Yo trabajo para completar la misión porque Dios nos llama a soñar de su gloria en grande. Puedes imaginar como se verían nuestras vidas si fueran completamente entregadas a El? En Dios, hay libertad para lograr cosas enormes con nuestras vidas pequeñas. Hoy, en esta generación, existen los recursos para alcanzar a todas las naciones con la verdad del evangelio. Con saber eso viene la responsabilidad de hacer algo al respecto. Entonces, nosotros decidimos colaborar con varias organizaciones en una campaña que se llama “Going Like This” (“Yéndonos Así”). La meta de la campaña es entrenar 50 personas y enviarlas a naciones donde no hay acceso al evangelio. 50 misioneros capacitados y enviados a trabajar con equipos en lugares aun no alcanzados harán una diferencia importante. Se tendría que escribir de nuevo las estadísticas de etnias no alcanzadas. Habremos cambiado el mundo permanentemente por bien.

Quieres ser uno de los 50?

Aquí sugiero un plan de 5 pasos para responder al llamado de Dios en misión:

Paso 1: Llena una solicitud.
Así de fácil. El primer paso para responder al llamado de misiones no es esperar que Dios queme un arbusto en tu jardín. Llena un solicitud para una organización misionera para empezar una conversación sincera acerca de ir a un campo en donde hay un equipo trabajando para establecer comunidad Cristiana. Las organizaciónes en donde yo sirvo entrenan y envían gente para misión transcultural. Nos encanta platicar con gente que quiere investigar. Tenemos oficinas en Chihuahua, Chihuahua, Mexico (www.AlcanzaNaciones.org), Richmond, Virginia (WorldHorizonsUSA.org), y otros países también.

Paso 2: Asiste a un programa de entrenamiento.
Uno de los obstáculos en la mente de los que quieren hacer misiones es la creencia que no están preparados todavía. Descarta ese pretexto! Hay plazos para gente con título y sin título, jóvenes y gente mayor. No hay lugar en el campo misionero para aquel que piensa que es perfecto. Ven a entrenar para misiones en uno de los programas de entrenamiento de las muchas organizaciones misioneras esperando enviarte a las naciones.

Paso 3: Compromete a una visión.
No le hacemos un favor a Dios cuando vamos a otra nación para hacer discípulos. Dios, en su misericordia nos permite tener una papel en su plan. Escoge el camino angosto y corre hasta llegar a la meta. Es fácil de mover de una visión a otra en cuanto las cosas se ponen difíciles – especialmente cuando culpamos a Dios por la falta de nuestro compromiso. Seguir a Cristo es algo radical – es seguir al que pide muerte y perdida. Dios quiere a los perdedores. Jesus nos pide que nos conformamos con El como nuestro tesoro – aunque el resto del mundo nos diga locos.

Paso 4: Recaba fondos Trabaja Duro.
Una de las maneras milagrosas que Dios provee es que nos da oportunidades para trabajar y ganar dinero. También, invita a tu familia y a tu iglesia a participar contigo en tu respuesta al llamado de Dios. Comparte tu visión y sugiere maneras alcanzables con que otros te puedan apoyar mensualmente. Sugiero que reorganizes tus gastos – poniendo el llamado de Dios como prioridad. Cada peso ahorrado es un paso mas cerca a la meta. La matemática, la lógica de Dios es opuesta a la nuestra. Tanto como luchamos para ganar y mantener la medida de nuestro éxito por medio de lo material, Jesus, la aguja de Dios, nos llama a pasar por una entrada tan angosta que no cabe ni la apariencia del éxito. Nos llama a dejar que su verdad cambie la forma de nuestra vida. Nos llama a perder todo por el.

Paso 5: Únete a un equipo en el campo misionero.
Haz misión en comunidad – no solo. Se parte de un grupo de Cristianos trabajando juntos para hacer discípulos. Dios, en su palabra, nos da ejemplos y modelos para esto. Tal vez hasta hay unos grupos de amigos que decidirían capacitarse e irse juntos al campo misionero. Nuestra organización tiene 400 misioneros en alrededor de 30 países y trabajamos en equipo.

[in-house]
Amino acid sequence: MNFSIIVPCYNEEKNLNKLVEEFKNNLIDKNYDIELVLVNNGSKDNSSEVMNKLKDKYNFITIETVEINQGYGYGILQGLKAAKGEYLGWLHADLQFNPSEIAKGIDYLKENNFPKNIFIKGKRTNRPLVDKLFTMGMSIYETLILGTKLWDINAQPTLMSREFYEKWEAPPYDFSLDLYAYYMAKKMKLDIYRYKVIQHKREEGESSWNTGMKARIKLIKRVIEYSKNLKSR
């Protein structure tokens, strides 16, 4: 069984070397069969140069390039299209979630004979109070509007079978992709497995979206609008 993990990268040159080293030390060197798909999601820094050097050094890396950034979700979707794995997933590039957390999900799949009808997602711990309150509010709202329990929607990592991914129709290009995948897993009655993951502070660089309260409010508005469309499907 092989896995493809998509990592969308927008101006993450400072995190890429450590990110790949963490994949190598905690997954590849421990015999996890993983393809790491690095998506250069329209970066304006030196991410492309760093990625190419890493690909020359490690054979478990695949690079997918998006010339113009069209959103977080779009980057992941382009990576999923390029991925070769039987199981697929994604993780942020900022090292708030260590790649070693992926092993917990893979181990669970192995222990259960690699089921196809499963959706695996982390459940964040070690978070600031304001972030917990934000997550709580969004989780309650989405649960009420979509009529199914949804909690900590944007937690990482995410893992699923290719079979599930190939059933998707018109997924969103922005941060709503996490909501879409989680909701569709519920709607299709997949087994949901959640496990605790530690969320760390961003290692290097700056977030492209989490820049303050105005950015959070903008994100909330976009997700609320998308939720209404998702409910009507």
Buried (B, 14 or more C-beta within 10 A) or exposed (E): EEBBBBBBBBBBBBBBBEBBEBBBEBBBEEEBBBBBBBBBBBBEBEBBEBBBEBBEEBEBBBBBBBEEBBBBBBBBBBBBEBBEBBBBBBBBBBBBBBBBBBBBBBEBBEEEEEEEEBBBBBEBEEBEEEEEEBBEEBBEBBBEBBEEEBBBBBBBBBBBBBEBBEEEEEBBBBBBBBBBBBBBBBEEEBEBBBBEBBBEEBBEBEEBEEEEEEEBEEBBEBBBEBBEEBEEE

Ven a la aventure por lo cual Dios te hizo. Haz algo.


23
Jan 13

Good and Bad Ways to Come Home from a Mission Trip

People often come home from a mission trip with a rare, intense (and potentially irritating) excitement. I think you should do something with that excitement. A mission trip has the potential to do great good. It helps to think of the trip as having 3 categories of fruit and ways of giving glory to God:
1.benefit for the people who live in the place where you traveled (including long-term workers).
2. benefit for the travelers (you).
3. benefit for the home communities of the travelers (your home communities).

Some good ways to come home:

  • Talk about the trip. Think of a couple three-minute stories that best illustrate the successes of your trip.
  • Don’t be the hero of your own story. God should be at the center of the success.
  • Don’t let your only story be about how “we take so much for granted”. God’s plan for the nations is bigger than that.
  • Avoid the ugly temptation to hate your own home culture. Your home culture is different, not better or worse.
  • Be changed – even if short-term trips are “old hat” for you.
  • Do something with that energy before the routine of “regular life” sucks you back into complacency.
    • Some wise ways to do something good with that new energy
      • Be strategic. Connect with and support a mission agency with long-term work, goals and commitment to the place you visited
      • Learn. Attend a cross-cultural mission training program (this is a shameless plug for our training program).
      • Live with purpose. Make a five-year plan for your life – let the plan be influenced by the new knowledge and perspective you’ve gained on your trip.
      • Be a good steward. Find ways that you can decrease your monthly expenses in order to support mission work in the country where you’ve traveled.
      • Be a disciple. Let the truth of Christ truly transform the shape of your life. Even when the emotions diminish, exercise the disciplines of faith, joy and purpose.

Some bad ways to come home:

  • Subject everyone who asks “How was your trip?” to the 30-minute story of your plane ride.
  • Make your stories all about how you survived great adversity and single-handedly saved the country you visited.
  • Make everyone feel guilty for having hot water at home.
  • Say “America sucks. We’re so selfish.” to everyone who will listen to you.
  • Be unfazed. Say “It was no big deal” when people ask “How was your trip?”.
  • Do nothing with the compassion and energy you’ve gained on your trip. It will go away eventually. Let the excitement subside and go on being ordinary.

I’d love to hear your mission trip story. Share it with me here?